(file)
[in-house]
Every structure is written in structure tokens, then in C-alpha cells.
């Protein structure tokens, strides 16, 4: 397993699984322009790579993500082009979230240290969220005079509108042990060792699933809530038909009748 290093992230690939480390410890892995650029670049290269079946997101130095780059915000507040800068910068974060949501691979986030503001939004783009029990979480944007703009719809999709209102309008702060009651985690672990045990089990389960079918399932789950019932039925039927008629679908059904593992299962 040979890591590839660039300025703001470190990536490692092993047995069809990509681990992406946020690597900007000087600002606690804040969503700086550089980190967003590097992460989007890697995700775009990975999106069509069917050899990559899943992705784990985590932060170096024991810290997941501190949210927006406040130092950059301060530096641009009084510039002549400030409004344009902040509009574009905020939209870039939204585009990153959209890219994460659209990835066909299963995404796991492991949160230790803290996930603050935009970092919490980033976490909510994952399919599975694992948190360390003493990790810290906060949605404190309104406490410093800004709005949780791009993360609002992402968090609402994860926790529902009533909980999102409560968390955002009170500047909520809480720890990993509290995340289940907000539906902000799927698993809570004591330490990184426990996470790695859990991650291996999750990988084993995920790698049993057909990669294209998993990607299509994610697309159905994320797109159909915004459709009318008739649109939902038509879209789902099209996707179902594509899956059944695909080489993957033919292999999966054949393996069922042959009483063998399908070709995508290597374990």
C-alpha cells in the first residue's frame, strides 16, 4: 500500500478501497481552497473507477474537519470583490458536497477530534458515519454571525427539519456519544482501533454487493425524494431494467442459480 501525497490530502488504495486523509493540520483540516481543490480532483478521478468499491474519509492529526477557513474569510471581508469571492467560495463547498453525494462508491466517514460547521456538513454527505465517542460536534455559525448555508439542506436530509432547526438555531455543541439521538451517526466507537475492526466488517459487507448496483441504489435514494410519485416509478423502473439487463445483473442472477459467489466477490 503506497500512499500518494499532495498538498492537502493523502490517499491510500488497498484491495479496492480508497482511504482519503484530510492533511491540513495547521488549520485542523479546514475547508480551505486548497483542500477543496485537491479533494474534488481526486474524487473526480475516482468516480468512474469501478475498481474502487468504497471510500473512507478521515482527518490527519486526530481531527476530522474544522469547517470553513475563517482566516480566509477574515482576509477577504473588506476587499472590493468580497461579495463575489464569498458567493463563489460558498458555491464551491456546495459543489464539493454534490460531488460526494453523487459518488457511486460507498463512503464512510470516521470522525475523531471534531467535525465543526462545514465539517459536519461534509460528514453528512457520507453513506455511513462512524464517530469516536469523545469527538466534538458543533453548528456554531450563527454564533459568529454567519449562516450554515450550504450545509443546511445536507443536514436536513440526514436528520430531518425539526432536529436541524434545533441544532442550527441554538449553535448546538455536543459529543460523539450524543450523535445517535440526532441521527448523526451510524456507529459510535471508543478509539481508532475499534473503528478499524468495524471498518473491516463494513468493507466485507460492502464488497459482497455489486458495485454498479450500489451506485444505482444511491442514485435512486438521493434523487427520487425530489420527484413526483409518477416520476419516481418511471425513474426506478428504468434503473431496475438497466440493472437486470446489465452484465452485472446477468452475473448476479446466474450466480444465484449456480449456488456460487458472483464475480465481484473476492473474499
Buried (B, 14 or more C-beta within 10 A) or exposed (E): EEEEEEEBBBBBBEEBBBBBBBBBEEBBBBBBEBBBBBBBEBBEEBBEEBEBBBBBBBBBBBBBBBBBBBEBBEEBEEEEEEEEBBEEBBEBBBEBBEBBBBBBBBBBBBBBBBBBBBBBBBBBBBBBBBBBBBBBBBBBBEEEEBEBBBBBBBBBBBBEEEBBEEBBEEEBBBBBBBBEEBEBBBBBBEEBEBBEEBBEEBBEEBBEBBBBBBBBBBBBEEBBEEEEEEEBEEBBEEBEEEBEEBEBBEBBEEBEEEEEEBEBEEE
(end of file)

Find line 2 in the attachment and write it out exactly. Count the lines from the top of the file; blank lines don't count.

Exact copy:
Every structure is written in structure tokens, then in C-alpha cells.